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Political Economy

The Lie of Global Prosperity: How Neoliberals Distort Data to Mask Poverty and Exploitation by Seth Donnelly

The Lie of Global Prosperity: How Neoliberals Distort Data to Mask Poverty and Exploitation

“We’re making headway on global poverty,” trills billionaire philanthropist Bill Gates. “Decline of Global Extreme Poverty Continues,” reports the World Bank. And “How did the global poverty rate halve in 20 years?” inquires The Economist magazine. Seth Donnelly answers: “It didn’t!” In fact, according to Donnelly’s The Lie of Global Prosperity, virtually nothing about these glad tidings proclaiming plummeting global poverty rates is true. | more…

The Logic of Neoliberalism

Neoliberal Capitalism at a Dead End

Today, we not only have decades of neoliberalism behind us, but the neoliberal regime itself has reached a dead end. Contemporary imperialism has to be discussed within this setting. There are two main reasons why the regime of neoliberal globalization has run into a dead end. The first is an ex ante tendency toward global overproduction; the second is that the only possible counter to this tendency within the regime is the formation of asset-price bubbles, which cannot be conjured up at will and whose collapse, if they do appear, plunges the economy back into a crisis. In short, there are no “markets on tap,” to use the words of British economic historian Samuel Berrick Saul, for contemporary metropolitan capitalism, such as had been provided by colonialism prior to the First World War and by state expenditure in the post-Second World War period of dirigisme. | more…

A swastika painted on a wall in Sao Paulo, Brazil

The Preemptive Counterrevolution and the Rise of the Far Right in Brazil

During the 2018 Brazilian presidential elections, almost thirty years after the first democratic elections since the military dictatorship, Jair Bolsonaro took on the role of supposed underdog and, in the face of the collapse of the other center and right-wing bourgeois candidates, became the only one capable of countering the risk of the victory of the Workers’ Party. Bolsonaro, or the captain, as he is frequently called by his acolytes, is a sort of Donald Trump of the periphery—a second-rate Trump. Though he appears to be the most radical critic of the system, he is, in fact, the very image of the status quo, in all its brutality and rawness. | more…

US Primary energy consumption by source and sector 2017

Energy, Economic Growth, and Ecological Crisis

Can economic growth continue forever? This relatively simple question has posed some intellectual headaches for modern capitalism. Capital cannot tolerate any limits—that is, the drive for growth and the search for new markets are both necessary for the political and economic survival of capitalism. Viewed in this light, the implications of the question present something of an existential challenge to the current order. Capitalism cannot acknowledge any natural limits to economic growth, for that would mean acknowledging its ultimate demise. To keep up the pretense that capitalism represents a quasi-eternal and invincible system, most political leaders and economists who support the current order have begun reciting a series of elaborate narratives about the relationship between human economies and the natural world. | more…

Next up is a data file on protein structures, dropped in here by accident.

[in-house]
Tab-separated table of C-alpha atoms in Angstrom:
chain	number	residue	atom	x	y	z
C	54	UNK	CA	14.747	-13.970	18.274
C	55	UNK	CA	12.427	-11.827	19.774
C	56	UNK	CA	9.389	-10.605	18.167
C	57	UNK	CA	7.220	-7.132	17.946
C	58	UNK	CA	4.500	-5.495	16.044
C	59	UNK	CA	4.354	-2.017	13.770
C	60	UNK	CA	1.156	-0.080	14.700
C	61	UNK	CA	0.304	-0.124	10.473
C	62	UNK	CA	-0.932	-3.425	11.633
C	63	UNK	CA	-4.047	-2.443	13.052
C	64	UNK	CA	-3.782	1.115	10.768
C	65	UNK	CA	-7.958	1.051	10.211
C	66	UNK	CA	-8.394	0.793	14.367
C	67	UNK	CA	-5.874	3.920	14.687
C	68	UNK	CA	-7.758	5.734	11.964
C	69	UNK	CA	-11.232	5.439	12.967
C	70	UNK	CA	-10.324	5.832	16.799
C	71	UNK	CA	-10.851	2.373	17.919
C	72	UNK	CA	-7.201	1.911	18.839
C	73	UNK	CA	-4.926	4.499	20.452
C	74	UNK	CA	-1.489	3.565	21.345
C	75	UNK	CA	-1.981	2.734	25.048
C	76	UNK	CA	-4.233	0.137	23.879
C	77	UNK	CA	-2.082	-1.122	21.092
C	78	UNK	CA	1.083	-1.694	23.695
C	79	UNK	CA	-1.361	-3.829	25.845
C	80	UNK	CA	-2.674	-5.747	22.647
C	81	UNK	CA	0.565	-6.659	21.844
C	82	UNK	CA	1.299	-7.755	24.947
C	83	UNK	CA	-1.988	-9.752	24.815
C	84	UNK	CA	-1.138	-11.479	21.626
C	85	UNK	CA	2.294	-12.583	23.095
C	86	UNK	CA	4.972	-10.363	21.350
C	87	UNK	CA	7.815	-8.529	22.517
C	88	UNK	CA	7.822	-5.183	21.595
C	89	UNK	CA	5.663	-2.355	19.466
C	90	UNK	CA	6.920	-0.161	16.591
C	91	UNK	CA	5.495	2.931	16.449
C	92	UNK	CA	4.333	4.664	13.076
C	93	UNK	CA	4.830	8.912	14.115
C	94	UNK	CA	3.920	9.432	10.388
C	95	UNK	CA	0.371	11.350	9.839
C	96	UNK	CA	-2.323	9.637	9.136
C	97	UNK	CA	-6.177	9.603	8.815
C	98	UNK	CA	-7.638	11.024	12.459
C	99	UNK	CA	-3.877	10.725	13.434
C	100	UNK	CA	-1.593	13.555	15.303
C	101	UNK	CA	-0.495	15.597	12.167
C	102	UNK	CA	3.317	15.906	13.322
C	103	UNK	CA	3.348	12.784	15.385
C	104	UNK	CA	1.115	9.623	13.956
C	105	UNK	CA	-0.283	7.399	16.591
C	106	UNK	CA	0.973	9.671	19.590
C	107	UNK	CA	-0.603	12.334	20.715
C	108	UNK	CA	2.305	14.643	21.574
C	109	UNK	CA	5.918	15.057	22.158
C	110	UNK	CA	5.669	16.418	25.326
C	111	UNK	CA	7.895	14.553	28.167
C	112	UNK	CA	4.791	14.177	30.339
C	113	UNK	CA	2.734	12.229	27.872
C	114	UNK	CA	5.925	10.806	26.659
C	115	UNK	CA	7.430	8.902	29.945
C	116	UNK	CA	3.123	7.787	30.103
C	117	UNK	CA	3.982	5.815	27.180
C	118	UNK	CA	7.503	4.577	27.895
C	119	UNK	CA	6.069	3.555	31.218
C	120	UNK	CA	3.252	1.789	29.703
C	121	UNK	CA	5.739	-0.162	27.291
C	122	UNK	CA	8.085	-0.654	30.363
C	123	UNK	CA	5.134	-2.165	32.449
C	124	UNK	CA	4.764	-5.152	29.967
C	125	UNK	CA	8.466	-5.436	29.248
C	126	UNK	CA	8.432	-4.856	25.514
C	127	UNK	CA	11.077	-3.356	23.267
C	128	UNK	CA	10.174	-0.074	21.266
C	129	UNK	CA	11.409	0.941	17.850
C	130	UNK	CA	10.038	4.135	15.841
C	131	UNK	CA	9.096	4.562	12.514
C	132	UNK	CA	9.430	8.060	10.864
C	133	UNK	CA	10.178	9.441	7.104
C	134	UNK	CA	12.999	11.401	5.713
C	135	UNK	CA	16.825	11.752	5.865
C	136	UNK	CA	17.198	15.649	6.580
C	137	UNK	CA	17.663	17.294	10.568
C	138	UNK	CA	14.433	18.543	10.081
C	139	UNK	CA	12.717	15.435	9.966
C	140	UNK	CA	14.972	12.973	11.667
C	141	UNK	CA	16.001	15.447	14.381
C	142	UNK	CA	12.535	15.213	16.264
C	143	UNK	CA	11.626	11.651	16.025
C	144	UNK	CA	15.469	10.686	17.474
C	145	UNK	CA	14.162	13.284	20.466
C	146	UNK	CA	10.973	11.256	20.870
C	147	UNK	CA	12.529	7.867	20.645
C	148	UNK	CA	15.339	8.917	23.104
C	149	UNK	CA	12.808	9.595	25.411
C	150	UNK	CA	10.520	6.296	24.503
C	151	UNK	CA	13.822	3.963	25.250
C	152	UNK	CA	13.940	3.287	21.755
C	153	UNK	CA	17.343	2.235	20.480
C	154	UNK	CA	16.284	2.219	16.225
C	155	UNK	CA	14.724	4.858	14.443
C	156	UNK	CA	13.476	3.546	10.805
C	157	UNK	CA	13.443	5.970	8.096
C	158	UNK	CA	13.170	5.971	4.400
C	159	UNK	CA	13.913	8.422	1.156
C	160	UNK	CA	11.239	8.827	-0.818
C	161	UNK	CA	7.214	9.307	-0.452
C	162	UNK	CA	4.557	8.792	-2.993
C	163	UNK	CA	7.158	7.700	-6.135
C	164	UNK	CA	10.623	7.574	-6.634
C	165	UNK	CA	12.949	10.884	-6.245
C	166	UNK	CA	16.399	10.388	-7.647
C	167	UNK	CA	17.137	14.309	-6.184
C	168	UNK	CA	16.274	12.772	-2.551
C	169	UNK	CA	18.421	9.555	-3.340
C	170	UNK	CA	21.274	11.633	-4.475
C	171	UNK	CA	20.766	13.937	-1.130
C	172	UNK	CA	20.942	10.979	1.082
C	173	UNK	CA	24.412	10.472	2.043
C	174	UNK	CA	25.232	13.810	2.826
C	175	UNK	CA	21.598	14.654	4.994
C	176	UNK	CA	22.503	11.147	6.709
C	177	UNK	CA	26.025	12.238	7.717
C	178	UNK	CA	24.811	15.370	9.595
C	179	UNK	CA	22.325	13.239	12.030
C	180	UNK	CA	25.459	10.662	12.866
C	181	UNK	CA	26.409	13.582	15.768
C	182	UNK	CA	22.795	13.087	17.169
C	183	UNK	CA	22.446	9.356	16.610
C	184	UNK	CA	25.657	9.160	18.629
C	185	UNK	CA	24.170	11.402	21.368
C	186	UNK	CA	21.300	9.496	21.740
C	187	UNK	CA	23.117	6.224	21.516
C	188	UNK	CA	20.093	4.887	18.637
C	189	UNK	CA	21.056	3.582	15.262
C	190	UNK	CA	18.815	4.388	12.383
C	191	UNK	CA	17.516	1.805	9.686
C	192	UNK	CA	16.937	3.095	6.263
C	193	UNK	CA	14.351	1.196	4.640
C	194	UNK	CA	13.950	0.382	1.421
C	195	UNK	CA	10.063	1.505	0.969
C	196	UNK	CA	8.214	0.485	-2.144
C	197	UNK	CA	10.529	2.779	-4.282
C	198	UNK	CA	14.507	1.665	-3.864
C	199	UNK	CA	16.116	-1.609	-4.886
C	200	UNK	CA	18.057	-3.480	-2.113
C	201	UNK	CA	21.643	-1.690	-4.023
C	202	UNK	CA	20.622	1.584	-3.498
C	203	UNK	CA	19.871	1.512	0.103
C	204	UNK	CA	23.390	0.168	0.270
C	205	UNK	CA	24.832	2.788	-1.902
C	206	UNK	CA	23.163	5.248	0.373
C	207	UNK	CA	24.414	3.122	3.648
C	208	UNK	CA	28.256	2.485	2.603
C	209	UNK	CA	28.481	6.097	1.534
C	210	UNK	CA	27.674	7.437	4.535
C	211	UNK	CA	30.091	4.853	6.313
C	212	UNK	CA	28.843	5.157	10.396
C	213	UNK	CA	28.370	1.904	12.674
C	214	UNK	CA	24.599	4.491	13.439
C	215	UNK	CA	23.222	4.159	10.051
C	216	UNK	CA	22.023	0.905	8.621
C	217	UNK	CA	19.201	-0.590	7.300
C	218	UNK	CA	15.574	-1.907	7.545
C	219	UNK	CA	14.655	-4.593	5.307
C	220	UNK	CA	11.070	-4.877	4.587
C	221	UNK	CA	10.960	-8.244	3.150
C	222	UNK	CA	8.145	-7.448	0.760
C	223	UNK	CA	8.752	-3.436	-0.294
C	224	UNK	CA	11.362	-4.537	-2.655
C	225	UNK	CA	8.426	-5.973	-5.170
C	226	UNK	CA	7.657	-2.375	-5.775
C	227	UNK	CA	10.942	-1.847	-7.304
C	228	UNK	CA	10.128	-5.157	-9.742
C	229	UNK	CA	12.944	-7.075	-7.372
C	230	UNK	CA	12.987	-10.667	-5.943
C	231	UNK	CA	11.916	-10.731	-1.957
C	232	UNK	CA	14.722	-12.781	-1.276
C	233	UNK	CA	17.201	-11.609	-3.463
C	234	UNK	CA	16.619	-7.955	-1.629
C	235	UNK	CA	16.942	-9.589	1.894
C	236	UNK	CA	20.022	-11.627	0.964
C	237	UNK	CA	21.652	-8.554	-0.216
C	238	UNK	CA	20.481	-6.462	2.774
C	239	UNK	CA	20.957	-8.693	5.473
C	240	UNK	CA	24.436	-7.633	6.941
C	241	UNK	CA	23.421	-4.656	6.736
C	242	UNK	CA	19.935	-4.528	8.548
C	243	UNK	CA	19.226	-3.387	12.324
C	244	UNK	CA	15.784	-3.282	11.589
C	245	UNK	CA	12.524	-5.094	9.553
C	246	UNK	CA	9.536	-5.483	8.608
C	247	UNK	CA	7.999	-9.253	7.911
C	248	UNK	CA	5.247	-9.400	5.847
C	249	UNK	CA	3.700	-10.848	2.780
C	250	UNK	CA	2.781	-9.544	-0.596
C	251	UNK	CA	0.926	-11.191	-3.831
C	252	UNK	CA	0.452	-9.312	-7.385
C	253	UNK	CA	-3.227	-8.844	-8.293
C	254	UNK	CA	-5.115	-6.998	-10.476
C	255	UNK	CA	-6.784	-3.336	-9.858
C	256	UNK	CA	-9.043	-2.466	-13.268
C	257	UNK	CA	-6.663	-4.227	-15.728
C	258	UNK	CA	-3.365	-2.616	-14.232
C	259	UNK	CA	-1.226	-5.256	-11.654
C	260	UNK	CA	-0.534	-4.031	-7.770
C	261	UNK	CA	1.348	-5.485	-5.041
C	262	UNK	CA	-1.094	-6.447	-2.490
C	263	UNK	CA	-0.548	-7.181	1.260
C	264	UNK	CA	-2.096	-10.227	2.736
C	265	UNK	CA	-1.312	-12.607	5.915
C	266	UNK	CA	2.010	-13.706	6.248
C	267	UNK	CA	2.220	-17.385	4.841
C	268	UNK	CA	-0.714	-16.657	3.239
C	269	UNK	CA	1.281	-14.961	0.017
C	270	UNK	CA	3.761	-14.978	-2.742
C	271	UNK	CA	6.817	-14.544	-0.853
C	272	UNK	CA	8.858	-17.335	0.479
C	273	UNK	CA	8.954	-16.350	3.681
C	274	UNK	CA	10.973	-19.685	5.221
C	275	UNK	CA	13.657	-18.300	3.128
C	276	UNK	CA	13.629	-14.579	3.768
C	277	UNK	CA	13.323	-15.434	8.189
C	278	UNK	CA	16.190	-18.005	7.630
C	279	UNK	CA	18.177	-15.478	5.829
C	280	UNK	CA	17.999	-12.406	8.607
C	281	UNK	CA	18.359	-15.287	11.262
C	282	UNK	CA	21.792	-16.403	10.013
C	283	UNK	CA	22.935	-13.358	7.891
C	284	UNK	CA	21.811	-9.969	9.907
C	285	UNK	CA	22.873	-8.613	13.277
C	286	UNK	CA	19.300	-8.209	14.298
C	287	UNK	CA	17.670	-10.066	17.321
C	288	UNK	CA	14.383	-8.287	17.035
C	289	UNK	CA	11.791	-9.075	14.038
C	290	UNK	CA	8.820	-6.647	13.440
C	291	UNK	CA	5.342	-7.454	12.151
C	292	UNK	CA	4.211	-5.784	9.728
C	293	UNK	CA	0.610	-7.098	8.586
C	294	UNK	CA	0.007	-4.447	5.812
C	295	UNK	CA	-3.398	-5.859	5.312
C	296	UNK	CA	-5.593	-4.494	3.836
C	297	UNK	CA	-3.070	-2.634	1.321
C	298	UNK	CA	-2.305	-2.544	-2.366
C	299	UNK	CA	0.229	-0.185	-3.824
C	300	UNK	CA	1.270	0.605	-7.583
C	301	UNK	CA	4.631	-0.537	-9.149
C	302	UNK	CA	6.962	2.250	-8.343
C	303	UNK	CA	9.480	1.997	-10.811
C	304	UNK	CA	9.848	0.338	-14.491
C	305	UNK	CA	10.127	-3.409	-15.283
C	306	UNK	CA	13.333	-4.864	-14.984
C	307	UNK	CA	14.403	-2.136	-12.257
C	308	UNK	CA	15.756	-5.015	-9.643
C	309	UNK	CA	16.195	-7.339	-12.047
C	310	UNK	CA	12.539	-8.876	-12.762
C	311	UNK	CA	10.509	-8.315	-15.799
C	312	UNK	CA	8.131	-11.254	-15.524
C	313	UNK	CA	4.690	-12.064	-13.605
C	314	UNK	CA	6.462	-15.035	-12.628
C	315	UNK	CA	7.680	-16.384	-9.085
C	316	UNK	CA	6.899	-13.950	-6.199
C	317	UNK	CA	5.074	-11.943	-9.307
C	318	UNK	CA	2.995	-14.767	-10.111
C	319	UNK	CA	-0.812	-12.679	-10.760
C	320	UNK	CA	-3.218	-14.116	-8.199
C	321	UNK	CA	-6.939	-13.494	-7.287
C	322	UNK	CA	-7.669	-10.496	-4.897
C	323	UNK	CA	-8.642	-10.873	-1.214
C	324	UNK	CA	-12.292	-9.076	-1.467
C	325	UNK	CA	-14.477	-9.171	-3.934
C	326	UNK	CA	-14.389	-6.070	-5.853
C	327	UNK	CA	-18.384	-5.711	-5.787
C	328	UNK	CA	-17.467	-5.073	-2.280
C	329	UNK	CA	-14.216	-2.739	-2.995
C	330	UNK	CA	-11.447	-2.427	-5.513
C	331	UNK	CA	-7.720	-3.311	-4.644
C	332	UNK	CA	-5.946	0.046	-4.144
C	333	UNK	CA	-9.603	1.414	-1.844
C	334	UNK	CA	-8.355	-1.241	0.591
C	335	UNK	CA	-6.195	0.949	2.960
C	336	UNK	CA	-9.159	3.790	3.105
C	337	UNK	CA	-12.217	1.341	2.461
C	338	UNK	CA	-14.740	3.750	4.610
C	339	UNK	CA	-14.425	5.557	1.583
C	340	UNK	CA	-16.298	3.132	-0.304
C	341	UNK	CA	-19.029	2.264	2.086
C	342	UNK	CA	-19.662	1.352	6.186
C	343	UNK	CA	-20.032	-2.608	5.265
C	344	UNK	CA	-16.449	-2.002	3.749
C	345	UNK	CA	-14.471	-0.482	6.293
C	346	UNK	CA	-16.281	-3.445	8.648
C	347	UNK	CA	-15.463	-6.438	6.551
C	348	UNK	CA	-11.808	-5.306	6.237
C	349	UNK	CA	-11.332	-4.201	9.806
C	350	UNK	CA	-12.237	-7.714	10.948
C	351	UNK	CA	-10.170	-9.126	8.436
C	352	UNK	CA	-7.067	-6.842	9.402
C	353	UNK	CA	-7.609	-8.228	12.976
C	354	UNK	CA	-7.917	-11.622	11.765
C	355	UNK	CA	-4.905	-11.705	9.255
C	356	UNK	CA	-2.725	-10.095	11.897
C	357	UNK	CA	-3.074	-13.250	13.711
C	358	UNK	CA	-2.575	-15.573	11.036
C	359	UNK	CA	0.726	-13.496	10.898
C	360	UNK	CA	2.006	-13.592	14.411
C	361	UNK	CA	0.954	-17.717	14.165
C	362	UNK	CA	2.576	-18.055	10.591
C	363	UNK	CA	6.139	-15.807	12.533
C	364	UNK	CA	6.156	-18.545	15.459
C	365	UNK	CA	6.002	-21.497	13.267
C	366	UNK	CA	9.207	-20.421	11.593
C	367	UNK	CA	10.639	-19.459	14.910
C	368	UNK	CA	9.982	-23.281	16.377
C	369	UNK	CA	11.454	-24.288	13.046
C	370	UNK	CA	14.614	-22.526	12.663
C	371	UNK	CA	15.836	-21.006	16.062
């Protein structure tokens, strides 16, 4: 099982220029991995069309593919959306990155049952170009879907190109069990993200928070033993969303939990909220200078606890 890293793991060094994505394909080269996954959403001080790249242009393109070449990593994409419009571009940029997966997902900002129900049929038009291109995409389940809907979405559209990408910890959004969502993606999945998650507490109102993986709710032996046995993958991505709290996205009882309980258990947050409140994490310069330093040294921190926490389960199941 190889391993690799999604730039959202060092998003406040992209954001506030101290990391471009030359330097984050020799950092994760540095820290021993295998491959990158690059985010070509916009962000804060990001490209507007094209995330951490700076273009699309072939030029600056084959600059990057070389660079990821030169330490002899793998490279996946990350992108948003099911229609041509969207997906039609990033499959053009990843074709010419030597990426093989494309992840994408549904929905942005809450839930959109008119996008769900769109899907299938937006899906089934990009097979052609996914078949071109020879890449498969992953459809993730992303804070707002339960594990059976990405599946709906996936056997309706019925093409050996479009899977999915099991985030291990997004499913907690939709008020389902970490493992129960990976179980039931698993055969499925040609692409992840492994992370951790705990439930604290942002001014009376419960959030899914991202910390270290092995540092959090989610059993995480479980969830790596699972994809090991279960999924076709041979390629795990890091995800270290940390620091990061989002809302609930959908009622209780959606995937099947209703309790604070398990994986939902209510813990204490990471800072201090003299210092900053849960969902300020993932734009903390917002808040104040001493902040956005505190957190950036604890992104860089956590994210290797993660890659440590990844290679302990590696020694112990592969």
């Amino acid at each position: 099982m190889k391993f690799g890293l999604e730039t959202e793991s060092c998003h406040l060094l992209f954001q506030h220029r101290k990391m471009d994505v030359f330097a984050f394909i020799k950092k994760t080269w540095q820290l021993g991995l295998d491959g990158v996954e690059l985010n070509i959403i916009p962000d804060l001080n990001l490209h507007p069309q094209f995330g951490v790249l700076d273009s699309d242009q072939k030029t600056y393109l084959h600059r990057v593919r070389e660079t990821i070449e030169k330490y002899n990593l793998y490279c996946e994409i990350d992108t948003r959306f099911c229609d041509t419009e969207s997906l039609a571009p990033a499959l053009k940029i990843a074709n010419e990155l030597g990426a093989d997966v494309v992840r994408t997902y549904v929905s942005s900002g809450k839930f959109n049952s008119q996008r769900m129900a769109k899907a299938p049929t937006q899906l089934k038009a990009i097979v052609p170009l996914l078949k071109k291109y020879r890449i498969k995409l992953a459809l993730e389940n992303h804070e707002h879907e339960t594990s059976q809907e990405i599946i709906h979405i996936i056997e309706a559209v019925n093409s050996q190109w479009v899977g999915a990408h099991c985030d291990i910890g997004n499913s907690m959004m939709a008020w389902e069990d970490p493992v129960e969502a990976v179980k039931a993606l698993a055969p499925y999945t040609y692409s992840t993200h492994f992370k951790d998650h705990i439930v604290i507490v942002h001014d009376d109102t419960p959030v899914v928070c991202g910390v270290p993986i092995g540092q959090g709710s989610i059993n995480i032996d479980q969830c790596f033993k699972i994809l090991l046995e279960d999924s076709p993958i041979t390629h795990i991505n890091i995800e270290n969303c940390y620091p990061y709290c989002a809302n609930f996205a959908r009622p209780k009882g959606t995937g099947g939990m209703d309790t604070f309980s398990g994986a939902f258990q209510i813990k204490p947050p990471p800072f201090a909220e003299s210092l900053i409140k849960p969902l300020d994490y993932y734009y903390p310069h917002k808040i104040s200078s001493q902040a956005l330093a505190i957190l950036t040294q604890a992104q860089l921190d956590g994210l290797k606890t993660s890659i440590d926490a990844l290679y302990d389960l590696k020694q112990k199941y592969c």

Value Chains: The New Economic Imperialism by Intan Suwandi

Value Chains: The New Economic Imperialism

Forthcoming in August 2019

Winner of the 2018 Paul M. Sweezy – Paul A. Baran Memorial Award for original work regarding the political economy of imperialism, Intan Suwandi’s Value Chains examines the exploitation of labor in the Global South. Focusing on the issue of labor within global value chains—vast networks of people, tools, and activities needed to deliver goods and services to the market and controlled by multinationals—Suwandi offers a deft empirical analysis of unit labor costs that is closely related to Marx’s own theory of exploitation. | more…

Socialist Register 2020: Beyond Market Dystopia: New Ways of Living

Forthcoming in December 2019

How can we build a future with better health and homes, respecting people and the environment? The 2020 edition of the Socialist Register, Beyond Market Dystopia, contains a wealth of incisive essays that entice readers to do just that: to wake up to the cynical, implicitly market-driven concept of human society we have come to accept as everyday reality. Intellectuals and activists such as Michelle Chin, Nancy Fraser, Arun Gupta, and Jeremy Brecher connect with and go beyond classical socialist themes, to combine an analysis of how we are living now with visions and plans for new strategic, programmatic, manifesto-oriented alternative ways of living. Crafted with purposeful hope in an age of despair, each essay in this volume aims to create a world of agency and justice. | more…